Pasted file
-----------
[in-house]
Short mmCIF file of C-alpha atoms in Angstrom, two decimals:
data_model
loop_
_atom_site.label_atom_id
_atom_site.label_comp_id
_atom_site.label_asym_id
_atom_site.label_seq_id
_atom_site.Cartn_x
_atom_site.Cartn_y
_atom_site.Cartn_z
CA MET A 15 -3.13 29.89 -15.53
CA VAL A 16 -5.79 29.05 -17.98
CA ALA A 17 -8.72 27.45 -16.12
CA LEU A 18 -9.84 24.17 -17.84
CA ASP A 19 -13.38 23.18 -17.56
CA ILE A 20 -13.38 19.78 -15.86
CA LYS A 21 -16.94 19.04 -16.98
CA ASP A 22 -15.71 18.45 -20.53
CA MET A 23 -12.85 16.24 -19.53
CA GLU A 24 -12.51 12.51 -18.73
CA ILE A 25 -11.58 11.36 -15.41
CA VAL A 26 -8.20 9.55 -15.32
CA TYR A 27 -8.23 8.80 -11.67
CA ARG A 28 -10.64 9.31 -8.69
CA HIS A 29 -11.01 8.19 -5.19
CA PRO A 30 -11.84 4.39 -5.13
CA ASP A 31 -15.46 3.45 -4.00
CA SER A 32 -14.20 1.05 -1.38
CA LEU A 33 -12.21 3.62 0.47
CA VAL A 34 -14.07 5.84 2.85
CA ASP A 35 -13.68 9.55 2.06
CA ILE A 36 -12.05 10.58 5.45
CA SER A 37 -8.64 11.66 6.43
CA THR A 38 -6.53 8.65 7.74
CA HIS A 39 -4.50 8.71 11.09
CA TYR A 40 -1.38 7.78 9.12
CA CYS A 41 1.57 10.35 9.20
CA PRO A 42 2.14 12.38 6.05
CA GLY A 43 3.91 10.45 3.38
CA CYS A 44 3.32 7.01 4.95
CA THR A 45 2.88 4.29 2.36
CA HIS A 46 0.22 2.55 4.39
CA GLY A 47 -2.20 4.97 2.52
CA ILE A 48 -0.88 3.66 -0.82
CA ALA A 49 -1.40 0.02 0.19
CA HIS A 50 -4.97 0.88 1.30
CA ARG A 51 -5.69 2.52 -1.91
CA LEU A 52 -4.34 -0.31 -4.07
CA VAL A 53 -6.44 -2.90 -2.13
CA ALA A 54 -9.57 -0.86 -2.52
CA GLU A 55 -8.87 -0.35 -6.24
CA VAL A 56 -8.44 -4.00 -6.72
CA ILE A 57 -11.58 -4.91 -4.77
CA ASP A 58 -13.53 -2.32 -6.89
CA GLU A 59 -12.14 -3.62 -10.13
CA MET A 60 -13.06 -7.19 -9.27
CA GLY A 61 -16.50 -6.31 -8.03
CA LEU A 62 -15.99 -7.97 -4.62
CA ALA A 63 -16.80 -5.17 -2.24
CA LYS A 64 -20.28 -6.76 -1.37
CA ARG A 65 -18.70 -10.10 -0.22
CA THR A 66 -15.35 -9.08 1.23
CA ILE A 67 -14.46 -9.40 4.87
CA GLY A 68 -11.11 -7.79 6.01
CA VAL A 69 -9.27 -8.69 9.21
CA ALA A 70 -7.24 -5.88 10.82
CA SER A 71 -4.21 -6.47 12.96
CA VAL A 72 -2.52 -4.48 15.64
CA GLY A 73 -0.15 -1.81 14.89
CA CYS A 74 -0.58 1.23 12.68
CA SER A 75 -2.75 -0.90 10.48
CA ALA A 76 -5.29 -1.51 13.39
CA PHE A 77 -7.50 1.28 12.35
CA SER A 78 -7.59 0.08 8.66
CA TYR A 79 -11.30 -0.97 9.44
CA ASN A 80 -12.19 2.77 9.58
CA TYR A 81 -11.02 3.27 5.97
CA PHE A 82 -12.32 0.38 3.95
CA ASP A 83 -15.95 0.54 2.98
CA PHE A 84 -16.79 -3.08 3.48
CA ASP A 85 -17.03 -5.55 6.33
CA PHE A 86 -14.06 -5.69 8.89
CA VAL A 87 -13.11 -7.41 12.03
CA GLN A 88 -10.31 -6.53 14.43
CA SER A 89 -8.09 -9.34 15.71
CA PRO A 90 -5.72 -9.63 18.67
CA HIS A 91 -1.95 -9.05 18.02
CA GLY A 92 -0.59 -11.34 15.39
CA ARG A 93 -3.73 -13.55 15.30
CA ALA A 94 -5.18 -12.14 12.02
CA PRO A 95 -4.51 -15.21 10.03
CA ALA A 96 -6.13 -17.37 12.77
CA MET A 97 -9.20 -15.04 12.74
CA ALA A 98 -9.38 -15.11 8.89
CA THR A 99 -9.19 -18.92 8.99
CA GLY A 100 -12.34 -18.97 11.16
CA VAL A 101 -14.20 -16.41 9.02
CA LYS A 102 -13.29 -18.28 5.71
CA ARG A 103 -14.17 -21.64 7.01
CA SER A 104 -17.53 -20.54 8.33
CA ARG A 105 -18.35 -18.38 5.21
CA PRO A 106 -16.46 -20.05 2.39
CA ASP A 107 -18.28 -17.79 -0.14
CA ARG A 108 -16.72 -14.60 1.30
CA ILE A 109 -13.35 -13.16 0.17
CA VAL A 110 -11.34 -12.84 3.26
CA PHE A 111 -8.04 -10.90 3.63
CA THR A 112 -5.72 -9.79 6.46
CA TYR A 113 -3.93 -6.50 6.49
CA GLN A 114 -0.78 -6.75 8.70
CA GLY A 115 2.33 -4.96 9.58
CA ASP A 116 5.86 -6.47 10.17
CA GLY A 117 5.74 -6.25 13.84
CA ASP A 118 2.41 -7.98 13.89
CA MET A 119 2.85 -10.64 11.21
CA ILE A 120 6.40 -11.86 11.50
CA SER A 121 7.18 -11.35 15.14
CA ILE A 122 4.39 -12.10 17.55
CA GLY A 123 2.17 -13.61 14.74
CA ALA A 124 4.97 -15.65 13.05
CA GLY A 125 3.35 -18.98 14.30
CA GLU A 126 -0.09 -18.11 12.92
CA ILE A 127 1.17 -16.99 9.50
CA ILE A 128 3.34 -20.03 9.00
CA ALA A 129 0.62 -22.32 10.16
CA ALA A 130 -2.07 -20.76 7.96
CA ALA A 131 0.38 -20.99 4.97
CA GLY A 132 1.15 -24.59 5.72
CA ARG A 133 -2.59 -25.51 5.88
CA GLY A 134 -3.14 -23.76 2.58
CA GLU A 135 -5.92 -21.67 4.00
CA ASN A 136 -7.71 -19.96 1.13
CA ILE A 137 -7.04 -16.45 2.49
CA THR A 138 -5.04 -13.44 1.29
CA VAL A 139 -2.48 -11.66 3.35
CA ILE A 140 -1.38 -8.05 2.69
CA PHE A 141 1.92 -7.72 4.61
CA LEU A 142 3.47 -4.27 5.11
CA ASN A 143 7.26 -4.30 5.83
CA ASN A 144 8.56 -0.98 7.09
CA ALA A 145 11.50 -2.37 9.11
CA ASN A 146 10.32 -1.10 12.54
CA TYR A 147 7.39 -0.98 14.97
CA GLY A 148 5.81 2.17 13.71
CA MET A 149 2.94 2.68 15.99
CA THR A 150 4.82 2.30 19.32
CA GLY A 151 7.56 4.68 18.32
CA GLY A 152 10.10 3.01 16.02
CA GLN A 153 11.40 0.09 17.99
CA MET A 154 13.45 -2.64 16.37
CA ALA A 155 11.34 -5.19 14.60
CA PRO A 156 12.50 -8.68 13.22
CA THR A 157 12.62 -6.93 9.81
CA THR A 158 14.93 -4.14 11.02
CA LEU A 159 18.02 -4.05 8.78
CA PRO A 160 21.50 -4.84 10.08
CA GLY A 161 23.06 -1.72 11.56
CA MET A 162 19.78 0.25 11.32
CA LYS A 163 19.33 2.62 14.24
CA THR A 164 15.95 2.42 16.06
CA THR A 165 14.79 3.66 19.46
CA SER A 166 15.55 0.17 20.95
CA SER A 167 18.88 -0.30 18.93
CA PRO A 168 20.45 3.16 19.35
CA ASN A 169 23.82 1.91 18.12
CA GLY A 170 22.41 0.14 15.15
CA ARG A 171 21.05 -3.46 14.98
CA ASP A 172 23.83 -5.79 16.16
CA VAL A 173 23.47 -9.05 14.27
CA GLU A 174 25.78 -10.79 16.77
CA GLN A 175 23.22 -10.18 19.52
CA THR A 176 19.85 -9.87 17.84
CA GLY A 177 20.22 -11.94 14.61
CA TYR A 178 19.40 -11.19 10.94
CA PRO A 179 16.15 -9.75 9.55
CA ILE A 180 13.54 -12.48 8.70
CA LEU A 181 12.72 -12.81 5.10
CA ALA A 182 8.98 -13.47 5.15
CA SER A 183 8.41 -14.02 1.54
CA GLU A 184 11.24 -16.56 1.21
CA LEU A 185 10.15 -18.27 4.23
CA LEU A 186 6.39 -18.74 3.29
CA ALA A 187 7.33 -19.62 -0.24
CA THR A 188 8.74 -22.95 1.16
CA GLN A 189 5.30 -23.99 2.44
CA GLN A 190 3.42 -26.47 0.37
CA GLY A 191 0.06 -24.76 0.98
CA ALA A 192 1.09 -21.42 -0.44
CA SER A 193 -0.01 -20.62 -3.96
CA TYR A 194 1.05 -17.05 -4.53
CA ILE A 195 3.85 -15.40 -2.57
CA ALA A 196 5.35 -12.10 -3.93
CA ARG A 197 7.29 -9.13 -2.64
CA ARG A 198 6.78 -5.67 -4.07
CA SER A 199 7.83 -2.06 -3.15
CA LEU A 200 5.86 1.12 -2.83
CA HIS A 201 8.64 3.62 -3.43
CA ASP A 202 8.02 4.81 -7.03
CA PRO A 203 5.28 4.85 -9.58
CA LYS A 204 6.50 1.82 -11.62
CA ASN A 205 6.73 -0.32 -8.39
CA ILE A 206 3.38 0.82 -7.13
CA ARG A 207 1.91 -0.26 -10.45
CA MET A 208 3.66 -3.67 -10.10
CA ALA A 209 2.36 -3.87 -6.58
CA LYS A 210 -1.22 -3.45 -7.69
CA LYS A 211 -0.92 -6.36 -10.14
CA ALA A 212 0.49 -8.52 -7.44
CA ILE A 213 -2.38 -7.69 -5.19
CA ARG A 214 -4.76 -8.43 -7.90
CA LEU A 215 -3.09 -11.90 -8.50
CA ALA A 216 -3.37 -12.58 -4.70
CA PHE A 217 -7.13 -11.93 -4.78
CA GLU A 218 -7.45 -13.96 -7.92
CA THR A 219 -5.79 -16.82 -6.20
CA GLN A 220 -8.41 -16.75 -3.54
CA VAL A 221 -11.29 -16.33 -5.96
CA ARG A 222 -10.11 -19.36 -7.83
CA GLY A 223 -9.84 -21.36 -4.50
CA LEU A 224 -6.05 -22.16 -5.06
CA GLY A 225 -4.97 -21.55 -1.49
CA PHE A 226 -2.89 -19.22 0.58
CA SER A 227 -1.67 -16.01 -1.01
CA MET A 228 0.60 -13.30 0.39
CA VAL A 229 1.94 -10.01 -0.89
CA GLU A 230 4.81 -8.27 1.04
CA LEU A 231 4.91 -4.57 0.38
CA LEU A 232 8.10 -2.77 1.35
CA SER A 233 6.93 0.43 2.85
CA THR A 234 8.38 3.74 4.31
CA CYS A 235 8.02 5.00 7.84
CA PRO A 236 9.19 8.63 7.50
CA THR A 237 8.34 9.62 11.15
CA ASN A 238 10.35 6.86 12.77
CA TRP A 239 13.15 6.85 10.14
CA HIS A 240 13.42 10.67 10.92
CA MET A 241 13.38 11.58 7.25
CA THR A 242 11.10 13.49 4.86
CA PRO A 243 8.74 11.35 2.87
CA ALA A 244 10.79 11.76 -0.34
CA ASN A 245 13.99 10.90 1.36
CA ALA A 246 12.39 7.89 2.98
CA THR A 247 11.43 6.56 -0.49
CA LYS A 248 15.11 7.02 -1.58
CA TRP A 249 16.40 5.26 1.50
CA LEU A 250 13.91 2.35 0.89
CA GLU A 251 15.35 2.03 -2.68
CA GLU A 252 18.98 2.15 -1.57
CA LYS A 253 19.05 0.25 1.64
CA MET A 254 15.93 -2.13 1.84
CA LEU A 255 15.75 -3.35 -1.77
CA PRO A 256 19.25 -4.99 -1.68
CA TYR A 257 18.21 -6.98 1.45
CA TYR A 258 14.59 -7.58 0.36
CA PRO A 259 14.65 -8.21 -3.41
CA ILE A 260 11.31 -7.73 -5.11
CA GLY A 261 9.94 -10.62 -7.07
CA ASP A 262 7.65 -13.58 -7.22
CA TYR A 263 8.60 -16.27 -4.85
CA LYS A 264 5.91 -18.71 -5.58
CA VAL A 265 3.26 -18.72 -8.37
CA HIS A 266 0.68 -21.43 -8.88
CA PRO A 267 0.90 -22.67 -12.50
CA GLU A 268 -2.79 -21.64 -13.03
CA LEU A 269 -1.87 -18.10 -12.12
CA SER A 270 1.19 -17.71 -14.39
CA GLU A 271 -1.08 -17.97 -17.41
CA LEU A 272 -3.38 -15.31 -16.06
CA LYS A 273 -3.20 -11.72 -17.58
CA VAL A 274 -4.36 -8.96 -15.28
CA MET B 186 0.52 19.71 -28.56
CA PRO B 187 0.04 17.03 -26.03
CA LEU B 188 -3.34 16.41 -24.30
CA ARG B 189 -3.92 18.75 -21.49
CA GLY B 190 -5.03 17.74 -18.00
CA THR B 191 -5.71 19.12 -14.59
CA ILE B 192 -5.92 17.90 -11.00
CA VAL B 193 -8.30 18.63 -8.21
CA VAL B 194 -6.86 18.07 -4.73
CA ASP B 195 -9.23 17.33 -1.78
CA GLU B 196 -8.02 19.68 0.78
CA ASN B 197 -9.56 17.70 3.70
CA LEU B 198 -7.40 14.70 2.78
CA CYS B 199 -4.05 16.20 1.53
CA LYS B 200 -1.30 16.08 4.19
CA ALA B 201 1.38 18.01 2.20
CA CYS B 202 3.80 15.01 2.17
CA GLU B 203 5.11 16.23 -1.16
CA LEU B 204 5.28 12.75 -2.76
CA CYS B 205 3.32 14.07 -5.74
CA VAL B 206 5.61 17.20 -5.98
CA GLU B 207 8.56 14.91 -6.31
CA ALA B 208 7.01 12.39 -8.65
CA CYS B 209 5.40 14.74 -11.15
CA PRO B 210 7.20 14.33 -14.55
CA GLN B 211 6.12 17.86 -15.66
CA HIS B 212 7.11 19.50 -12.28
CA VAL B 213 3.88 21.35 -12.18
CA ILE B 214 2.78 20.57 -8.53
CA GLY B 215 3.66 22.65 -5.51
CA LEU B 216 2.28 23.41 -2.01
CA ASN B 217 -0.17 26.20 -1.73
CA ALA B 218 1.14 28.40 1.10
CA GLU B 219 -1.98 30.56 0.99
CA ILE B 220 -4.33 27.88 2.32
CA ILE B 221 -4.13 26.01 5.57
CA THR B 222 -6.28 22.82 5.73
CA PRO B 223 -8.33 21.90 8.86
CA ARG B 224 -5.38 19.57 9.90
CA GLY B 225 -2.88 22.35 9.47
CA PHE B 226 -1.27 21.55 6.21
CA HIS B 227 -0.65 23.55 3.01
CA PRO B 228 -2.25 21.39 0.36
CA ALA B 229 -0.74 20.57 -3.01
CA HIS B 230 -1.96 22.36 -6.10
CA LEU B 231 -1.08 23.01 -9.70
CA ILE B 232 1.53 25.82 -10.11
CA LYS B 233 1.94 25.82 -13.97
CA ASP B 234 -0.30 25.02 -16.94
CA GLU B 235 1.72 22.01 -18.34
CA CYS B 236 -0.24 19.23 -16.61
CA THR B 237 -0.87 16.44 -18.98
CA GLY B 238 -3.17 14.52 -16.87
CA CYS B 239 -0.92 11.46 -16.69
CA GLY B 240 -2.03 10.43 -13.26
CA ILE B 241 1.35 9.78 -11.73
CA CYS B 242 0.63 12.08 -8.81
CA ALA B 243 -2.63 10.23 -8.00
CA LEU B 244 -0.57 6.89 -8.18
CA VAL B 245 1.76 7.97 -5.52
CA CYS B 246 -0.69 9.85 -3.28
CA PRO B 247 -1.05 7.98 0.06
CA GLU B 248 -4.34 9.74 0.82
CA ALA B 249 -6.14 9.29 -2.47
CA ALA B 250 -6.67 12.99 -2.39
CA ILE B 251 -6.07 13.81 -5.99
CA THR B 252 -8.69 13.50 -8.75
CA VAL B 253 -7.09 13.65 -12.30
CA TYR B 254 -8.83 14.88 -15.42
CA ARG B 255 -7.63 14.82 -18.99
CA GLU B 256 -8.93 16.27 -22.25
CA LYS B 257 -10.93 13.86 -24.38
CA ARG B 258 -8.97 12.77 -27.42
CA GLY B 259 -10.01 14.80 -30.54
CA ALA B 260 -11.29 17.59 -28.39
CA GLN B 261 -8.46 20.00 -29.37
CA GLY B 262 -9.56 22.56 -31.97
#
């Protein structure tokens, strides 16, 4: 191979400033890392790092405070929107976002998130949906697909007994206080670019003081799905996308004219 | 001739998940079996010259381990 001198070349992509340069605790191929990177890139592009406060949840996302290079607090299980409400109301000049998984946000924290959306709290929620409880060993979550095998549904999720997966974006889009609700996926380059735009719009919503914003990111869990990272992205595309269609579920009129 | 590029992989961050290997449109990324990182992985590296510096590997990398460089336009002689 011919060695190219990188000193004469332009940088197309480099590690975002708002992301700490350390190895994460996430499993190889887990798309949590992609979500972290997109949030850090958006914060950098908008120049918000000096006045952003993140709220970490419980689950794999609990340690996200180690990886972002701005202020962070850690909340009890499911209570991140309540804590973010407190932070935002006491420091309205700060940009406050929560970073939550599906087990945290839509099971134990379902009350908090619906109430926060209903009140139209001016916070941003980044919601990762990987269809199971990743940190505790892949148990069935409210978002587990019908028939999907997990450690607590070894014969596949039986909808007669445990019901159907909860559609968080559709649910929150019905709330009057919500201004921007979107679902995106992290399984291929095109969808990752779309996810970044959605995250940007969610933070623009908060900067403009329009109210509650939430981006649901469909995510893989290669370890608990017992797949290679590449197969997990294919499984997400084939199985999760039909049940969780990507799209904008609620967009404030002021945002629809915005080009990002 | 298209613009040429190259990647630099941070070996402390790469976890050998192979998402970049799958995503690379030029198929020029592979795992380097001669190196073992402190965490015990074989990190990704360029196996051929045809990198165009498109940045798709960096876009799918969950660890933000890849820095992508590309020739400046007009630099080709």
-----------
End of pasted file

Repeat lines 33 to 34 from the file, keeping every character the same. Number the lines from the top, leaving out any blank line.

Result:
CA ILE A 36 -12.05 10.58 5.45
CA SER A 37 -8.64 11.66 6.43